U.S. Energy Information Administration - EIA - Independent Statistics and Analysis
Frequently Asked Questions
What are U.S. energy-related carbon dioxide emissions by source and sector?
Total U.S. energy-related carbon dioxide (CO2) emissions were 5,271 million metric tons in 2015.
|Energy-related carbon dioxide (CO2) emissions by source and sector for the United States, 2015 (million metric tons)|
|Residential||Commercial||Industrial||Transportation||Electric power||Source total|
1 Emissions from combustion of waste materials derived from petroleum and from some types of geothermal power plants.
2 Electricity-related CO2 emissions based on electricity use for each sector and electric power emissions.
Sum of columns and rows may not equal the totals because of independent rounding.
Source: Monthly Energy Review (March 2016); preliminary data
Energy Explained: Where Greenhouse Gases Come From
What are greenhouse gases and how much are emitted by the United States?
Historical and most recent available U.S. energy-related CO2 emissions by source and sector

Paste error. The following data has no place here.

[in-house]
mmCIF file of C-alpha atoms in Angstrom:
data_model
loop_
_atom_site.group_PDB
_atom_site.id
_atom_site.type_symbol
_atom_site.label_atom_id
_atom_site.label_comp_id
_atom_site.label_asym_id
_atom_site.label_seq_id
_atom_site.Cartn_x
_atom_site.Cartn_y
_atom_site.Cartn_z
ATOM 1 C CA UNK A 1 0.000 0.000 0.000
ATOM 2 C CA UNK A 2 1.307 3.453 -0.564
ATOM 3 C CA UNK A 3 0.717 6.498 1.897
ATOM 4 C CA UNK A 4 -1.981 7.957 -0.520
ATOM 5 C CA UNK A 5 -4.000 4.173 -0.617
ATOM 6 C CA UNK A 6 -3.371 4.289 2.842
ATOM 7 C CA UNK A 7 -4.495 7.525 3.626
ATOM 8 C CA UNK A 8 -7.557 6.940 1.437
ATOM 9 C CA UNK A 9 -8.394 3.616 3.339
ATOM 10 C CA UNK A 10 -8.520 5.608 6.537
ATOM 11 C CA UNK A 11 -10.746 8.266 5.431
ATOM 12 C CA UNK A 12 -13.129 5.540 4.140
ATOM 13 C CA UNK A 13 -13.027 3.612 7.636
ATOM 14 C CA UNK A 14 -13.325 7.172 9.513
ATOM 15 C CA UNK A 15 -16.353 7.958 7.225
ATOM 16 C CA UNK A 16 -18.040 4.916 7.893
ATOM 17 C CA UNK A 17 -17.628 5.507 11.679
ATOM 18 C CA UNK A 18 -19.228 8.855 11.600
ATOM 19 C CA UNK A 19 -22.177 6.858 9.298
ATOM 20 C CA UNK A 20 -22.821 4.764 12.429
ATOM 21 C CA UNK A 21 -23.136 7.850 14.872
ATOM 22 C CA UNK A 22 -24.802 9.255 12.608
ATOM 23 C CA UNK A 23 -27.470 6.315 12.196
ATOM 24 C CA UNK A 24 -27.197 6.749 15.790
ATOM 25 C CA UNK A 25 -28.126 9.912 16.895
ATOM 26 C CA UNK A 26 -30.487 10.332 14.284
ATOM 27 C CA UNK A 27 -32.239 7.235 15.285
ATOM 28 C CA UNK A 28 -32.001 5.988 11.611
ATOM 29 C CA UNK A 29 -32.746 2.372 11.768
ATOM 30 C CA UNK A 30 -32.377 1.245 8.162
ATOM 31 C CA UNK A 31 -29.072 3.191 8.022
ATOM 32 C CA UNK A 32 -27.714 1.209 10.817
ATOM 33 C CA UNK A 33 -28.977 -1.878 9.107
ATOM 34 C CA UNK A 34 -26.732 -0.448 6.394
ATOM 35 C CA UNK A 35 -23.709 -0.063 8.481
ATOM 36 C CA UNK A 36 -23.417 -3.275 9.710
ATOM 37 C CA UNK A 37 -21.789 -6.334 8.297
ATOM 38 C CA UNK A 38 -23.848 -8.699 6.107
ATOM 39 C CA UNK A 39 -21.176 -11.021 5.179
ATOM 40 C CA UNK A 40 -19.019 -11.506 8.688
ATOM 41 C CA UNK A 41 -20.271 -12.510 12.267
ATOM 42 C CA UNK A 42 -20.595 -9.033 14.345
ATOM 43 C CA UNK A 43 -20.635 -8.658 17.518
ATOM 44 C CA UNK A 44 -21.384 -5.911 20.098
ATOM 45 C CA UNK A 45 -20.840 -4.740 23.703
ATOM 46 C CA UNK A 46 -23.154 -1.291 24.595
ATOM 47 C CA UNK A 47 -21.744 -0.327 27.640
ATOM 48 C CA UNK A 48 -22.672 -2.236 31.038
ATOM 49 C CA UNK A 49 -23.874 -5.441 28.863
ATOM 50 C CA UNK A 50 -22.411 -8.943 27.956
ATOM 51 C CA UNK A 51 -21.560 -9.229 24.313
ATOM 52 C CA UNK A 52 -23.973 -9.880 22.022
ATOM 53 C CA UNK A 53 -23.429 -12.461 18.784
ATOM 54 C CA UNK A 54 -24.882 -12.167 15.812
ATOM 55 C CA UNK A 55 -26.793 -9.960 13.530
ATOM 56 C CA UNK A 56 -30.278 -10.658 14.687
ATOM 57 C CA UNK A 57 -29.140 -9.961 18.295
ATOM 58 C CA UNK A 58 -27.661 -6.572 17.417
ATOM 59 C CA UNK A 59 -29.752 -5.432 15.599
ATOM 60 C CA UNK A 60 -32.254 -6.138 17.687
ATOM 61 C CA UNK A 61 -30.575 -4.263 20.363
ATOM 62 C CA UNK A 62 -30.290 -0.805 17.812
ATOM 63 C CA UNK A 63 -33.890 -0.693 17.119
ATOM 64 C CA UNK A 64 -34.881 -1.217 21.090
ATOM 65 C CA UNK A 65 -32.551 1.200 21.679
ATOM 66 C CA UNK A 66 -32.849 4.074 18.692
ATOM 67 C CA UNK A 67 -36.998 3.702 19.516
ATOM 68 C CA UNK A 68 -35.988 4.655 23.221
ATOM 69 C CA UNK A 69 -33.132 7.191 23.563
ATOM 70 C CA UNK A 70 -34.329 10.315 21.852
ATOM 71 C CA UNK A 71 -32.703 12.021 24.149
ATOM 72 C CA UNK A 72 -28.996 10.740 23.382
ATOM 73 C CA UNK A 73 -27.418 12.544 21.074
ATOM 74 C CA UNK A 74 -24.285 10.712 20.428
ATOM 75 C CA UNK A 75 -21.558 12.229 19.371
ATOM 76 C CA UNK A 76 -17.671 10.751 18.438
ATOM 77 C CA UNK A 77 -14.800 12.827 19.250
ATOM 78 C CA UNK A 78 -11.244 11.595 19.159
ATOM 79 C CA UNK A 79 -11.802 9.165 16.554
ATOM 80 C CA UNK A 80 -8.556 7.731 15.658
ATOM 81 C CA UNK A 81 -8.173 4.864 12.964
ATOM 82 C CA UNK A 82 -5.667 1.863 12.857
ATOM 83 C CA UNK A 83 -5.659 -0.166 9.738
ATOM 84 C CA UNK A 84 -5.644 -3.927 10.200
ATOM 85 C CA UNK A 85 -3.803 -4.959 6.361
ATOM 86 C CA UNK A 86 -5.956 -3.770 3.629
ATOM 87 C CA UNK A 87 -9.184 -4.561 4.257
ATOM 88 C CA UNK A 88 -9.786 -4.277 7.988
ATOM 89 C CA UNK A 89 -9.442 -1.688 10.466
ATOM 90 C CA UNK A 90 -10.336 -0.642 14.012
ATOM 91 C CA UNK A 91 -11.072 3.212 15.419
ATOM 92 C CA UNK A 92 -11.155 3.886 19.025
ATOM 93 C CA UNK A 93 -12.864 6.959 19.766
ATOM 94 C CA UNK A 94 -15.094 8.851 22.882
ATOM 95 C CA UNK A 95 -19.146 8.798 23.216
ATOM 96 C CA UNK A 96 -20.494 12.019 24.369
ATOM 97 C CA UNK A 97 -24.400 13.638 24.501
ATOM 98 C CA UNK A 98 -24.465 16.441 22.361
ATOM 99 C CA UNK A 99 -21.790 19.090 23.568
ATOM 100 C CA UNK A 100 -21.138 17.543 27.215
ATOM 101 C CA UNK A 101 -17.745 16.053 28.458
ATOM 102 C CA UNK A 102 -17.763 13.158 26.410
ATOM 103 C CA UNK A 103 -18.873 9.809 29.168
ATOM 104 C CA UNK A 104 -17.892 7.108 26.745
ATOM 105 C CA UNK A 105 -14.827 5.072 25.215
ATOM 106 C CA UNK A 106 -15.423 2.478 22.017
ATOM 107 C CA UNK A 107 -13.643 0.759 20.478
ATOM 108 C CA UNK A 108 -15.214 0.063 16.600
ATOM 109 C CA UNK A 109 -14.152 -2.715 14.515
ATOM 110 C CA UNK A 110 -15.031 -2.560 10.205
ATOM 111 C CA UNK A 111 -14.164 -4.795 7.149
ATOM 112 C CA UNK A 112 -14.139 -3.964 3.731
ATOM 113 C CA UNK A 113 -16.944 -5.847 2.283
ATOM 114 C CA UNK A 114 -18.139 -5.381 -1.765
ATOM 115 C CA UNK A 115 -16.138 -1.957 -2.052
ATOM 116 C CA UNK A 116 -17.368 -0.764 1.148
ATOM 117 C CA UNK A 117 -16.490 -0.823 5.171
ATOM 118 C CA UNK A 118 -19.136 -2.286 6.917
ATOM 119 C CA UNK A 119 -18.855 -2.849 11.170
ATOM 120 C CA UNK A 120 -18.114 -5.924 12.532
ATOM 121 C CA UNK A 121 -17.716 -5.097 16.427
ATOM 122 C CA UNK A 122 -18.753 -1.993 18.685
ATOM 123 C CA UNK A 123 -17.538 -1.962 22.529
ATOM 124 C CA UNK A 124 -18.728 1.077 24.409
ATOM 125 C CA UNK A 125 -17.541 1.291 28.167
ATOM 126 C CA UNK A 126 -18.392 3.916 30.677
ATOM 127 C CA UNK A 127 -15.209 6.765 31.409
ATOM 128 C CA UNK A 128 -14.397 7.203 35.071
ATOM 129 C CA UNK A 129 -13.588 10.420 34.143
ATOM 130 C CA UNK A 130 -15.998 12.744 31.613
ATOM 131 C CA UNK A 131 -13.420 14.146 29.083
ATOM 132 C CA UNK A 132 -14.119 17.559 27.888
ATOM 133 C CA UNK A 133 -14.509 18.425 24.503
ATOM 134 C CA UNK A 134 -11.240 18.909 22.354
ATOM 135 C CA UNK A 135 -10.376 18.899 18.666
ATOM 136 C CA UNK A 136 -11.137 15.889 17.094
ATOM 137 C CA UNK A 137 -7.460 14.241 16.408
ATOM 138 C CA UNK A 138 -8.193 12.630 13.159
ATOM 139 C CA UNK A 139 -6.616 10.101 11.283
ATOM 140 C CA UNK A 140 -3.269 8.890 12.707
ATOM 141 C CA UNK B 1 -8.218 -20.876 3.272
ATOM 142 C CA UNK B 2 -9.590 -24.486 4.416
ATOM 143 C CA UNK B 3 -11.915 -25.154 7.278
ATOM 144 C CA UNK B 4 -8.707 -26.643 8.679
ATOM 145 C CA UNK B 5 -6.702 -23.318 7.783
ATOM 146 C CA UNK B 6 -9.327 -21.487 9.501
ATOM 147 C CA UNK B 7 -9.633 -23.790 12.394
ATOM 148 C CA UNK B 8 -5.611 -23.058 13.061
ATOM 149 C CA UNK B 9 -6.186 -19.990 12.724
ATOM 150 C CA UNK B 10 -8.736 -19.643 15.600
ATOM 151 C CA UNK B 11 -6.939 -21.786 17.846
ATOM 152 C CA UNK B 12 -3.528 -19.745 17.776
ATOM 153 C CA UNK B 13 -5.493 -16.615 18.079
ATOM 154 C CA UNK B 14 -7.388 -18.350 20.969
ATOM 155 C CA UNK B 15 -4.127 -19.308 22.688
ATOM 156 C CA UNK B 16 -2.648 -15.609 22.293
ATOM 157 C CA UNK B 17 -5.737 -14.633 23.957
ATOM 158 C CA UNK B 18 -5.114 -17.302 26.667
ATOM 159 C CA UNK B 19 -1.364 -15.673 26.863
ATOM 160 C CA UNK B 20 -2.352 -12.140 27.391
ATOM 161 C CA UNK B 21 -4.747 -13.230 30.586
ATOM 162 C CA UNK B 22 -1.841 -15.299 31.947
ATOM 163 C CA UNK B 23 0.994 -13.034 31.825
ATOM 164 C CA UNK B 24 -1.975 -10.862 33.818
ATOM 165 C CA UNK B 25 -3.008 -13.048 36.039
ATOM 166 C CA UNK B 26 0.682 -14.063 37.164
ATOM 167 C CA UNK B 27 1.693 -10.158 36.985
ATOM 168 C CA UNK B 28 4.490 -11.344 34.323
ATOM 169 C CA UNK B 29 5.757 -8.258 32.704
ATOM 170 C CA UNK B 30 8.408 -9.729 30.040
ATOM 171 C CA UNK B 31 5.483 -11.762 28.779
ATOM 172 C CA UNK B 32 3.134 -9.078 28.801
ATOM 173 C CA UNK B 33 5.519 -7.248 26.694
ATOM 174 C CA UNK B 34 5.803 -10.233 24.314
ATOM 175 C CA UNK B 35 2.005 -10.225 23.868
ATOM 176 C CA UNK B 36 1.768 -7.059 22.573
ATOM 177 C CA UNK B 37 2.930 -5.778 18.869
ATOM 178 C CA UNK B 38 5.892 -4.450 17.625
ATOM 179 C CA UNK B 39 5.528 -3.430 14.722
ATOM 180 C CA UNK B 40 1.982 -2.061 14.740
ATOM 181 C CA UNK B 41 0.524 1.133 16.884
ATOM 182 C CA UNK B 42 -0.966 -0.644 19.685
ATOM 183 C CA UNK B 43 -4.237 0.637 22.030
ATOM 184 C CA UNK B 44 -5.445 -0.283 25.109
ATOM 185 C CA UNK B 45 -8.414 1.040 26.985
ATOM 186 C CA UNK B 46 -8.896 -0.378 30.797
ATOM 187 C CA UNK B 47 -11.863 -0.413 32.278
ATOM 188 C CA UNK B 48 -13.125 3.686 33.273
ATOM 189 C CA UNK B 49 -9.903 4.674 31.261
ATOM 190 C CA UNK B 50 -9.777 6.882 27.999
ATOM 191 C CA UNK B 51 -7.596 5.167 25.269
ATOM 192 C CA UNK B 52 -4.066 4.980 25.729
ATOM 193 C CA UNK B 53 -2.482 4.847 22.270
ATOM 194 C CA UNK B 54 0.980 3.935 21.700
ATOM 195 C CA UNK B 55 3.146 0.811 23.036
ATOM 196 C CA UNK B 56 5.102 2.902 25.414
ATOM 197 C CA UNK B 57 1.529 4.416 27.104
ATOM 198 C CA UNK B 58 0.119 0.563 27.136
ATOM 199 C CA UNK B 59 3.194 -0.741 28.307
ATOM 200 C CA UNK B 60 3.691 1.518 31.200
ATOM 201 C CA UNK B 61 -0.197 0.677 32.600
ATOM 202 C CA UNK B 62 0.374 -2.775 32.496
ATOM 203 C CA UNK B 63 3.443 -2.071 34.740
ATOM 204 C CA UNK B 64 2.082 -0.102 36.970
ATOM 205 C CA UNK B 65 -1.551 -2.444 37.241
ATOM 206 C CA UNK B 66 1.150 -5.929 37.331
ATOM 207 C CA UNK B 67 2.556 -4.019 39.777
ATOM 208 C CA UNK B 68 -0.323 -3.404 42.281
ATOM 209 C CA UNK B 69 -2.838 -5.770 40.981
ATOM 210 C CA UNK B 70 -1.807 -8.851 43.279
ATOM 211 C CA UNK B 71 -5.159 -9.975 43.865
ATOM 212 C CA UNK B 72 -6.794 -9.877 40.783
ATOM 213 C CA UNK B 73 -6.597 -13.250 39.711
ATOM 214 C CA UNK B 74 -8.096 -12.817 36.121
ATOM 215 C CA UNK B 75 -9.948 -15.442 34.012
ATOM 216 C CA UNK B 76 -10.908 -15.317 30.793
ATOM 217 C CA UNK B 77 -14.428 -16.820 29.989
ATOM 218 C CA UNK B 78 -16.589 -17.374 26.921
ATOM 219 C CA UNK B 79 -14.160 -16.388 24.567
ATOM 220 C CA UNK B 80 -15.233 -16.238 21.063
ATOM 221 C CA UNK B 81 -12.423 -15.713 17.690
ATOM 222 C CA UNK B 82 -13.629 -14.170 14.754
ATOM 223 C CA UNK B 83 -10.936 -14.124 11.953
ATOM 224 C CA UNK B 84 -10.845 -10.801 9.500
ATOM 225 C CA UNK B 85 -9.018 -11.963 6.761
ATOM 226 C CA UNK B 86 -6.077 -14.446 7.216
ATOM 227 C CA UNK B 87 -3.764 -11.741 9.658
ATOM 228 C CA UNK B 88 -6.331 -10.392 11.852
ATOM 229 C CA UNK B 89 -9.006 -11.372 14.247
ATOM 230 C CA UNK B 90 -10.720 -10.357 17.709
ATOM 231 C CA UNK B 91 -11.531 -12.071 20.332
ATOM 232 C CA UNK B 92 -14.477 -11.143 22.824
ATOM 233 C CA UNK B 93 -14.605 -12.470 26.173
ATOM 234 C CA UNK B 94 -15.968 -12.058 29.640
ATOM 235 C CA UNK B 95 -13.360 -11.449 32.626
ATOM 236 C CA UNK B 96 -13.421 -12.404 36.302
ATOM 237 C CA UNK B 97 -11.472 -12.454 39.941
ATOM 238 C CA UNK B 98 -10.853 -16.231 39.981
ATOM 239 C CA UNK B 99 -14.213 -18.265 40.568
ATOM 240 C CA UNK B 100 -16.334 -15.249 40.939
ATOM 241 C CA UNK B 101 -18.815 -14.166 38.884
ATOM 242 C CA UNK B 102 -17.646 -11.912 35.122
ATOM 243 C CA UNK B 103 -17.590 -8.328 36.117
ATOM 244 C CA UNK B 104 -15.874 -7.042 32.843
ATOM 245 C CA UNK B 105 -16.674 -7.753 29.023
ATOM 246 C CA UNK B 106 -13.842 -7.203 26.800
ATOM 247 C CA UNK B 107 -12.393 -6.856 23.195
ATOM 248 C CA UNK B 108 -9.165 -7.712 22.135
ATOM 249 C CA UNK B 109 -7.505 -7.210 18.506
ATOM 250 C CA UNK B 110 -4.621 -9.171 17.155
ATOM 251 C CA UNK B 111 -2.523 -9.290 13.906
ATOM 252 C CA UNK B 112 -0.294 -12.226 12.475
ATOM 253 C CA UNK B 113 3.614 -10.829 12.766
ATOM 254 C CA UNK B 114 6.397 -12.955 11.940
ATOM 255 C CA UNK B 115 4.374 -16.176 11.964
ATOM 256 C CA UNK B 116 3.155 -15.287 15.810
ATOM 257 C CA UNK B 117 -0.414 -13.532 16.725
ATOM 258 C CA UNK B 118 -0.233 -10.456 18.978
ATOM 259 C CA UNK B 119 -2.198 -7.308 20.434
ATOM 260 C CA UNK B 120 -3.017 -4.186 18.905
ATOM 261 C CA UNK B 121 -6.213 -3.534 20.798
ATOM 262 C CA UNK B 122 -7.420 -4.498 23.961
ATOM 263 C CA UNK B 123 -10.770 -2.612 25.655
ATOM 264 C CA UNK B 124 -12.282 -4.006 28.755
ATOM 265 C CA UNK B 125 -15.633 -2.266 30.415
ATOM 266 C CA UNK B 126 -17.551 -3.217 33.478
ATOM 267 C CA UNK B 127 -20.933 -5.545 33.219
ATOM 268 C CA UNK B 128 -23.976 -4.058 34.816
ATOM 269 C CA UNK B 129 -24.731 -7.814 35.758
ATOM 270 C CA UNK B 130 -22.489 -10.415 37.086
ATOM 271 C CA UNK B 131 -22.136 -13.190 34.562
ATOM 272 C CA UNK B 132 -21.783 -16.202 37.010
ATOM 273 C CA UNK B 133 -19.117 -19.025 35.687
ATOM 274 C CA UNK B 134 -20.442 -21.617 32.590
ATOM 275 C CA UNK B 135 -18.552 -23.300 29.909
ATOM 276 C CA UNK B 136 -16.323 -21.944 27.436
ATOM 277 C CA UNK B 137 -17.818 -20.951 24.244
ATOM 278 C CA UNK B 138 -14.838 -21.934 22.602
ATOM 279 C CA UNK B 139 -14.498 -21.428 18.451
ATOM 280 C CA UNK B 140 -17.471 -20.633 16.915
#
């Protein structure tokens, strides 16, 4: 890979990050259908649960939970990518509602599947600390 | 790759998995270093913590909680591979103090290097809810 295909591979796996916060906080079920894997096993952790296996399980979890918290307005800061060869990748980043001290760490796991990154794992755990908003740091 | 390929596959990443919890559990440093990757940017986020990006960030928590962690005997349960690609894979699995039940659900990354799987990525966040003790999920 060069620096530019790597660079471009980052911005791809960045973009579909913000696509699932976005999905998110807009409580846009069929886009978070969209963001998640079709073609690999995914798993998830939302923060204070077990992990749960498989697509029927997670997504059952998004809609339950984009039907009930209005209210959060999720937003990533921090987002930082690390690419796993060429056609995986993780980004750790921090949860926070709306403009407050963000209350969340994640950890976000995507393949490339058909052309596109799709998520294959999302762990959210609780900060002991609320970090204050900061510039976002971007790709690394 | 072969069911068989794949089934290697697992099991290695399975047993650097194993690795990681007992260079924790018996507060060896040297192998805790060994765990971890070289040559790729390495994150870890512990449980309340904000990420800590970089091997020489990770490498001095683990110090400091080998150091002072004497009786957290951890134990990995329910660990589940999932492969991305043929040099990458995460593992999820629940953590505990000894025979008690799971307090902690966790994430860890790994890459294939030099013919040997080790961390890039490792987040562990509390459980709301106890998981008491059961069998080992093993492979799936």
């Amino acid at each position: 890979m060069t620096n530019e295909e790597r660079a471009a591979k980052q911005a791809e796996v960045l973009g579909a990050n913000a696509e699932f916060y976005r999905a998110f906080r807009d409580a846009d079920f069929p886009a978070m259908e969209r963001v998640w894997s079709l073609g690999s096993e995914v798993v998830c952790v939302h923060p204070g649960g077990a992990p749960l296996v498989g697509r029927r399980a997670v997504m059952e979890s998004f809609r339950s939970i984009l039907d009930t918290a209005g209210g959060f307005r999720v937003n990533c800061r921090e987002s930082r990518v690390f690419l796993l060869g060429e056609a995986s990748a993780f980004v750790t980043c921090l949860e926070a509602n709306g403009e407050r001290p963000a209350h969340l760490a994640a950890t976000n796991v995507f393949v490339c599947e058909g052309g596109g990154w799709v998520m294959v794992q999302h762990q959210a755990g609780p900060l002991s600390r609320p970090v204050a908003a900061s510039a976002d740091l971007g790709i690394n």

Last updated: April 4, 2016
Other FAQs about Environment
- Does EIA have projections for energy production, consumption, and prices for individual states?
- How do I convert between short tons and metric tons?
- How does the hole in the ozone layer affect global warming?
- How much carbon dioxide is produced by burning gasoline and diesel fuel?
- How much carbon dioxide is produced per kilowatthour when generating electricity with fossil fuels?
- How much carbon dioxide is produced when different fuels are burned?
- Why do carbon dioxide emissions weigh more than the original fuel?
- How much of U.S. carbon dioxide emissions are associated with electricity generation?
- What are U.S. energy-related carbon dioxide emissions by source and sector?
- What are greenhouse gases and how do they affect the climate?
- What are the greenhouse gas and air pollutant emissions factors for fuels and electricity?
- What are the sources of energy-related carbon dioxide emissions by type of fuel for the United States and the world?